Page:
Day 6: Character in Biblical Narrative
Most of us think of characters in the Bible as either sinners or saints, good or bad. At least that’s how Bible stories are often presented to children. In today’s video, we’ll explore the ways biblical authors present characters as more complex and morally compromised than we usually imagine.
Biblical authors use characters as vehicles for their message primarily through showing rather than telling. A narrator’s comments about a character are fairly rare in biblical narrative (such as physical appearance, as in Joseph’s looks, Saul’s stature, Esau’s hair, etc.). Additionally, direct characterization is extremely rare in the Bible (such as describing someone as evil, good, righteous, wise, foolish, etc.). Biblical authors give you the outline of a character, but you have to fill in the rest based on what you read in the text.
- Esau is hairy, meaning that he’s “outdoorsy,” primitive, and behaves like an animal.
- Eli is old and blind, meaning he is literally and relationally blind, since he ignores the rebellion of his sons.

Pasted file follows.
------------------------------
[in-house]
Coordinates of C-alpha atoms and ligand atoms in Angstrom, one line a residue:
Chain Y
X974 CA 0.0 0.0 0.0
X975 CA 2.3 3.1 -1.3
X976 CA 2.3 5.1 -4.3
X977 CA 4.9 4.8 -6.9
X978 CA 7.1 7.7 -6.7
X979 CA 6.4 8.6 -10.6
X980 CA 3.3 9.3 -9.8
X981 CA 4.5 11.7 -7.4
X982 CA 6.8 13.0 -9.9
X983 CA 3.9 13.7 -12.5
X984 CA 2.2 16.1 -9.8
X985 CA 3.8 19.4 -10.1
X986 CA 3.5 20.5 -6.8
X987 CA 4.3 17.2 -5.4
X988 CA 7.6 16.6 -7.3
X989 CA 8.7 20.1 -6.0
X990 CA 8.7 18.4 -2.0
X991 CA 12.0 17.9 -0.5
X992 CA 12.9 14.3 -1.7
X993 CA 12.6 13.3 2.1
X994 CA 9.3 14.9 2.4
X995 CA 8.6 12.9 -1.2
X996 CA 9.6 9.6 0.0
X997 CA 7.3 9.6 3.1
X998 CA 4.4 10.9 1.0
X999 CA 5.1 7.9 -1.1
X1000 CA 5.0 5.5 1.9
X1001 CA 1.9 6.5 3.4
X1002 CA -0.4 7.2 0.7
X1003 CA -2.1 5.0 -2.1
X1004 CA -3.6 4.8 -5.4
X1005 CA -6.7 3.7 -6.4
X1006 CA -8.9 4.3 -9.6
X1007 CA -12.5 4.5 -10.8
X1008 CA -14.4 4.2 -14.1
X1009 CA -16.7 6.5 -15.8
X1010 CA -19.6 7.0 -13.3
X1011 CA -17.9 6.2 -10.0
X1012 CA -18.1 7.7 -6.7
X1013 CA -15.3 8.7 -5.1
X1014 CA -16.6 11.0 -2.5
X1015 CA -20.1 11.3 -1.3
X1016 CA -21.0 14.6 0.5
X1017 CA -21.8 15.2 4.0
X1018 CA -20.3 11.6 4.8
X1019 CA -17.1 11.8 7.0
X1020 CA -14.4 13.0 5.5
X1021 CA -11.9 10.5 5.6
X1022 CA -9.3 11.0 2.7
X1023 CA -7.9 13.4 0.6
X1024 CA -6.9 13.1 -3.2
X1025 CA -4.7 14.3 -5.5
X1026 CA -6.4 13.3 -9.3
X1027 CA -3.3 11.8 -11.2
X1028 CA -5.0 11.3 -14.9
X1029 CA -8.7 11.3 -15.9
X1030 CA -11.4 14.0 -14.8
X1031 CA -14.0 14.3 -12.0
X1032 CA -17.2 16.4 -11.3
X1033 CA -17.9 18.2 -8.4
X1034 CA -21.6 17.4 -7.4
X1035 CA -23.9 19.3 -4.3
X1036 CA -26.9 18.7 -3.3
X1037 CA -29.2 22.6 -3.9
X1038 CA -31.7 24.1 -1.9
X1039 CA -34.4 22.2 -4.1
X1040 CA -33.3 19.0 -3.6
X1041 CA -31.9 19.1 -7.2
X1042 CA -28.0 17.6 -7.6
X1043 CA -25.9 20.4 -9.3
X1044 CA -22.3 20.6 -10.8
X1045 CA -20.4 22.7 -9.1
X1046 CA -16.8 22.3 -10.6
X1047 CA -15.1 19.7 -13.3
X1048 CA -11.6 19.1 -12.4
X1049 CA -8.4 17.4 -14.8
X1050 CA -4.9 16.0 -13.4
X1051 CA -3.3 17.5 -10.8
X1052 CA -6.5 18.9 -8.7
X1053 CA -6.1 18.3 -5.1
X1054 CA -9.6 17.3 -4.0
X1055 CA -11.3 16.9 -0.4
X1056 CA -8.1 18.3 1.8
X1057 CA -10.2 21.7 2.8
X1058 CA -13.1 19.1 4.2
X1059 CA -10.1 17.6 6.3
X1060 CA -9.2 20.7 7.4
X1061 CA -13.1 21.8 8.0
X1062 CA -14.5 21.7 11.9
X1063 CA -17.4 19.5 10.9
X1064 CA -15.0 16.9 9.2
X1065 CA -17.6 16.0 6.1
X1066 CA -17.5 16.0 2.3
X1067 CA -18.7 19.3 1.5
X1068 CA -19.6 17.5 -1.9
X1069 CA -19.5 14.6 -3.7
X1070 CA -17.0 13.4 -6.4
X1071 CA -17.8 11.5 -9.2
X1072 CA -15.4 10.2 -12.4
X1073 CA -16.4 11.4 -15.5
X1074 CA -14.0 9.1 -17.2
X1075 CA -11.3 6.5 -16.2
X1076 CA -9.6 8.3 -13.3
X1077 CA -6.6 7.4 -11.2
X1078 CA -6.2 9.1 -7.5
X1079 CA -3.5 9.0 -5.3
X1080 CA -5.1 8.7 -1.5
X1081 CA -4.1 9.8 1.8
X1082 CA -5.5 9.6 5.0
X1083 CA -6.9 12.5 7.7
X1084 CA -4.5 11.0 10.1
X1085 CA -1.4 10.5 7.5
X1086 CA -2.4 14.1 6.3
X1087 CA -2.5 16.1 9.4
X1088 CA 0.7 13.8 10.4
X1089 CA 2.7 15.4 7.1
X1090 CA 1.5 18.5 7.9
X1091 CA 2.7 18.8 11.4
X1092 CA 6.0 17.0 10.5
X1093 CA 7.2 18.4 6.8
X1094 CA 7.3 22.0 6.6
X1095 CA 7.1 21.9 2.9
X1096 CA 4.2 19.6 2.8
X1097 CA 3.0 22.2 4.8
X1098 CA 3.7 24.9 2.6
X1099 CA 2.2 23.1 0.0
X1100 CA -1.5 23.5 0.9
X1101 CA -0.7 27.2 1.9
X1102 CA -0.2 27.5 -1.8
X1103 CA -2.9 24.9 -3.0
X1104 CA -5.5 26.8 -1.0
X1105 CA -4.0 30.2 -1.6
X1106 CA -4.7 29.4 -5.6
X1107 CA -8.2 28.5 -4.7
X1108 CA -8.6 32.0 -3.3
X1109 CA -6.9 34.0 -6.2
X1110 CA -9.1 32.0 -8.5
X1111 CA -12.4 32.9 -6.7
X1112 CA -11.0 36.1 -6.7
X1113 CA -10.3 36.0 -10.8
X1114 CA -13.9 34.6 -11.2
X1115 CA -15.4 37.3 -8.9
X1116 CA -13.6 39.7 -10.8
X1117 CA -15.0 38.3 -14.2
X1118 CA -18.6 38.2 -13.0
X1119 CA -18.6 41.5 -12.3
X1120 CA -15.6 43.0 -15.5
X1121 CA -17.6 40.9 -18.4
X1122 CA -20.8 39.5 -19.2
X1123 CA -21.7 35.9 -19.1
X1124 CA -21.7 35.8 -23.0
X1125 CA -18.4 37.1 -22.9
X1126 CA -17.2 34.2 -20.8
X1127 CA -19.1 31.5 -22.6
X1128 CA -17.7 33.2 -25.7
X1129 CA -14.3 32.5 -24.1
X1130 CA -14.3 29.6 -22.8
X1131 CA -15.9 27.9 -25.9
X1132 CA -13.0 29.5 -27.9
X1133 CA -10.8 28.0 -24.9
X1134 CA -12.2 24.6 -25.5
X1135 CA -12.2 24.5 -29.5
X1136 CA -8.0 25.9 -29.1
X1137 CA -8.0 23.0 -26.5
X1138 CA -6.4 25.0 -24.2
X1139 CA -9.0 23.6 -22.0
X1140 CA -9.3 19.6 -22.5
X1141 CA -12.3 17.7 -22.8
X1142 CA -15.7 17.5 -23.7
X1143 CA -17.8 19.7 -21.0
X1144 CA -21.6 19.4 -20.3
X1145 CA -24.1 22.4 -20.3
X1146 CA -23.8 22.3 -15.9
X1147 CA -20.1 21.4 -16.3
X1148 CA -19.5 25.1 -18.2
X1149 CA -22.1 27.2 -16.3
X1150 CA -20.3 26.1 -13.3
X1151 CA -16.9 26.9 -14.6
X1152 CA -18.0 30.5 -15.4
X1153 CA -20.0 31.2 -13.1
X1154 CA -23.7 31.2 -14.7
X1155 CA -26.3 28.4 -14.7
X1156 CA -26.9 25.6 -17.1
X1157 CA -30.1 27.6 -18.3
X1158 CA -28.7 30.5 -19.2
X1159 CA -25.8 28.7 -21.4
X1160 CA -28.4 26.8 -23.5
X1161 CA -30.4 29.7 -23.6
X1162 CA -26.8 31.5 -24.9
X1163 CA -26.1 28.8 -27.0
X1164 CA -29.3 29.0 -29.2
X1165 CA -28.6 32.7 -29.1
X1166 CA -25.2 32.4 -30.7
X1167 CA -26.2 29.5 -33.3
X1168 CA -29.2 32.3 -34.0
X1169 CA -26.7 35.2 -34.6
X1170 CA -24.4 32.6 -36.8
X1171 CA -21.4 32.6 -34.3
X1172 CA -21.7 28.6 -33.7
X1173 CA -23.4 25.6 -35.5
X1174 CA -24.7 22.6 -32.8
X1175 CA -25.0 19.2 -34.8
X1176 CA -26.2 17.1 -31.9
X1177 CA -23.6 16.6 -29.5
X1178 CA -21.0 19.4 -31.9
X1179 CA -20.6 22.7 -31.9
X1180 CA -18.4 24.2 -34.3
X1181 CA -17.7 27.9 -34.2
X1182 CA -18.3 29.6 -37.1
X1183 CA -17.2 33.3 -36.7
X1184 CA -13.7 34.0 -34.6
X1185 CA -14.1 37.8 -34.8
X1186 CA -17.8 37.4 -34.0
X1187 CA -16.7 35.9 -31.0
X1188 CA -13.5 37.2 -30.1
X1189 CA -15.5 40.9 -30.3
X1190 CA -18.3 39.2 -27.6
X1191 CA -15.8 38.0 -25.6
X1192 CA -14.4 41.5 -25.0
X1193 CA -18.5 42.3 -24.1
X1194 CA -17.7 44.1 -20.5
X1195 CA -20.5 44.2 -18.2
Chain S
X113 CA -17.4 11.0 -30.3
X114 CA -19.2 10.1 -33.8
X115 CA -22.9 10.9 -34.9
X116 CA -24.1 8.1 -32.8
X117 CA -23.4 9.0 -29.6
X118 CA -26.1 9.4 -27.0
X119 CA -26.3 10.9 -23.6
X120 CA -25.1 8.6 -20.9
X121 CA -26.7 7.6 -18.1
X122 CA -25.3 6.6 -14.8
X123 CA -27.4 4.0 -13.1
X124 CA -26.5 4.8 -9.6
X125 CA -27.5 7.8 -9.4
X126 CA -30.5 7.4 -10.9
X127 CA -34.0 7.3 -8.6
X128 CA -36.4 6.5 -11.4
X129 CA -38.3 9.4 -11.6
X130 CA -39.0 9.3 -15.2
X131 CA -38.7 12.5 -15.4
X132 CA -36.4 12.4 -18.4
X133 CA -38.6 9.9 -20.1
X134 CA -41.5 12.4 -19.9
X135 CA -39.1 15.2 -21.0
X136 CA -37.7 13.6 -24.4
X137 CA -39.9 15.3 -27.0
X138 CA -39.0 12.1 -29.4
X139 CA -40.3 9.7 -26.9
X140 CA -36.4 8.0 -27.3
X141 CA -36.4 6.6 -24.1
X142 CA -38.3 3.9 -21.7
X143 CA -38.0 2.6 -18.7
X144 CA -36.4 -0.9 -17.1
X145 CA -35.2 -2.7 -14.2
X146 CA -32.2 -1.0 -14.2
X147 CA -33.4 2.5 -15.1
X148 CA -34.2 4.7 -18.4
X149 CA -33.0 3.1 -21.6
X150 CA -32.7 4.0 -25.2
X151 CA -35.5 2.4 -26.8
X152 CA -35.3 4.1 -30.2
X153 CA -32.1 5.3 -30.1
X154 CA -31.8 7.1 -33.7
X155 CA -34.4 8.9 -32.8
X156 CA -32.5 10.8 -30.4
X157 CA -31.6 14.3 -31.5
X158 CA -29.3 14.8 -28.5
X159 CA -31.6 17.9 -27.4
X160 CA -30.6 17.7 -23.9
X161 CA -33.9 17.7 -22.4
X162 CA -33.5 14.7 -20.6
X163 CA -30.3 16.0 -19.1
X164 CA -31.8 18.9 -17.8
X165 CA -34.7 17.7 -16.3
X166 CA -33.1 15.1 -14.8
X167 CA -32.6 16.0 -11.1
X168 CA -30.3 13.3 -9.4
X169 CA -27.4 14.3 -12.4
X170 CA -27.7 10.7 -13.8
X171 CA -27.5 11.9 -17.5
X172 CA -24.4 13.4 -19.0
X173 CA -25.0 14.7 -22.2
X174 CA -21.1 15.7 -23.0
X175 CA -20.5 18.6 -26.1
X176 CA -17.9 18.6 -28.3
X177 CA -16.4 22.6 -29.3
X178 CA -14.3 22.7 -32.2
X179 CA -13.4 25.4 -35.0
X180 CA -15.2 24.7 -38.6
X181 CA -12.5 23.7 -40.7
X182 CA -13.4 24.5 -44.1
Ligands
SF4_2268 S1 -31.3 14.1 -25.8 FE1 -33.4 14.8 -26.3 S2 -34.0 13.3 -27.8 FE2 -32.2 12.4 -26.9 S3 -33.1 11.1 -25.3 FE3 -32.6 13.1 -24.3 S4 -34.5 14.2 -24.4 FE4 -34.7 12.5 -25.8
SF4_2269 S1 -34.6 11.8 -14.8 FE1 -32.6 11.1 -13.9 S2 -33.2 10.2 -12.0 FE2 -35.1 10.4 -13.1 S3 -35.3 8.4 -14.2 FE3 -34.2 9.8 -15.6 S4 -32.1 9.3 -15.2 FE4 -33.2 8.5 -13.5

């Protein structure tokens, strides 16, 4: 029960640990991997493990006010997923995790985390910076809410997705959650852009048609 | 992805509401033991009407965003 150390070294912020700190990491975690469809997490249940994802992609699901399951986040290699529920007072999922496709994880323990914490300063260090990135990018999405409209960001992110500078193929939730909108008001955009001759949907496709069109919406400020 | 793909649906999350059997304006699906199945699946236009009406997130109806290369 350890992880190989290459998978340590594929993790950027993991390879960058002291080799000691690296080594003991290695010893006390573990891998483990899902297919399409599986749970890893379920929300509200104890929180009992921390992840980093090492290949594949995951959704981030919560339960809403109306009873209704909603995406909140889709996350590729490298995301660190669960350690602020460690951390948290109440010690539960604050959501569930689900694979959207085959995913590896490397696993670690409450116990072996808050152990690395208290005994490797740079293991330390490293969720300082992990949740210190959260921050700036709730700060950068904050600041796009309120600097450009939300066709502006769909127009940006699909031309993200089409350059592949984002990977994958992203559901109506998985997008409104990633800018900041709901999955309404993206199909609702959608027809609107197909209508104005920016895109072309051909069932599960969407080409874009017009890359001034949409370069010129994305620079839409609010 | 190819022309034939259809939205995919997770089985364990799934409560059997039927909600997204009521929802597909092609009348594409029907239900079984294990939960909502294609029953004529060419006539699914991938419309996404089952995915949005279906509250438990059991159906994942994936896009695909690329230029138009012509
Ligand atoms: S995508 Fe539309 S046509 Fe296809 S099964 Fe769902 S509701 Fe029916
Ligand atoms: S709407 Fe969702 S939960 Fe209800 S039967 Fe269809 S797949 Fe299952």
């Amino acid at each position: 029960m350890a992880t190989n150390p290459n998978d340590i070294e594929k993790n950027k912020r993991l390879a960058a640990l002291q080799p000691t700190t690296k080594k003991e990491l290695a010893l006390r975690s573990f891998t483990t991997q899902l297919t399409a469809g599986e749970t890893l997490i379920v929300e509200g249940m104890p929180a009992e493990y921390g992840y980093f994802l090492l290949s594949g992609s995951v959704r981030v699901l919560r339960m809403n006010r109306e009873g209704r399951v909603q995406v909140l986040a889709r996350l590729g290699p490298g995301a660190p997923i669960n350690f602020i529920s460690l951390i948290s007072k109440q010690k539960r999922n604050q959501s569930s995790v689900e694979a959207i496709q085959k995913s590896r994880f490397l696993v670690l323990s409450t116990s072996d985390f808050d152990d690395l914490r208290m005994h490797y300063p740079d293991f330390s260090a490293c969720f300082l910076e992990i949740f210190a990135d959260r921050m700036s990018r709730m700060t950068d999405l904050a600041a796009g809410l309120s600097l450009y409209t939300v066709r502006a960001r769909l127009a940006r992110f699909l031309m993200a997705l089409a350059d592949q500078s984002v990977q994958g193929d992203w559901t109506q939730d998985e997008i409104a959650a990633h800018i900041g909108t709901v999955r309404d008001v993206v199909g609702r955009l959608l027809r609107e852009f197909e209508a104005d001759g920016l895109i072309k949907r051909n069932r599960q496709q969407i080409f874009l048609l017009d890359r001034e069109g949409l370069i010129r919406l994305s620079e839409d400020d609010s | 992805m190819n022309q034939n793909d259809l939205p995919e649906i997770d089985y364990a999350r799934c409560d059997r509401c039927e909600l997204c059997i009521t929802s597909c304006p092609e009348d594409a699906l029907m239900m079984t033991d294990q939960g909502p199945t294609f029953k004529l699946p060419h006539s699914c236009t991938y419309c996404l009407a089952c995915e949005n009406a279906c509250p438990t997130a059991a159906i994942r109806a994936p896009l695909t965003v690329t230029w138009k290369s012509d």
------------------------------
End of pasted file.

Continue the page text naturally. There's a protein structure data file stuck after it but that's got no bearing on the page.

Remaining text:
- Saul is tall and David is short, emphasizing their contrasting characters. Saul imposes himself from above, and David humbly allows God to exalt him from below.
Characters’ names also often indicate their role in the story.
- Saul = “the one asked for”
- Abram/Abraham = exalted father / father of a multitude
- Israel = struggles with God
- Adam = humanity
Biblical narrators prefer to show people’s character rather than tell you an evaluation. Instead of moralizing about characters’ decisions, biblical narrators simply show you the decisions and consequences of characters’ decisions and allow you to ponder the significance.
God is the only character who continues through every movement of the biblical narrative from beginning to end, and this tells us something about the purpose of these stories. The fundamental purpose is to reveal God’s character, identity, and purposes in history.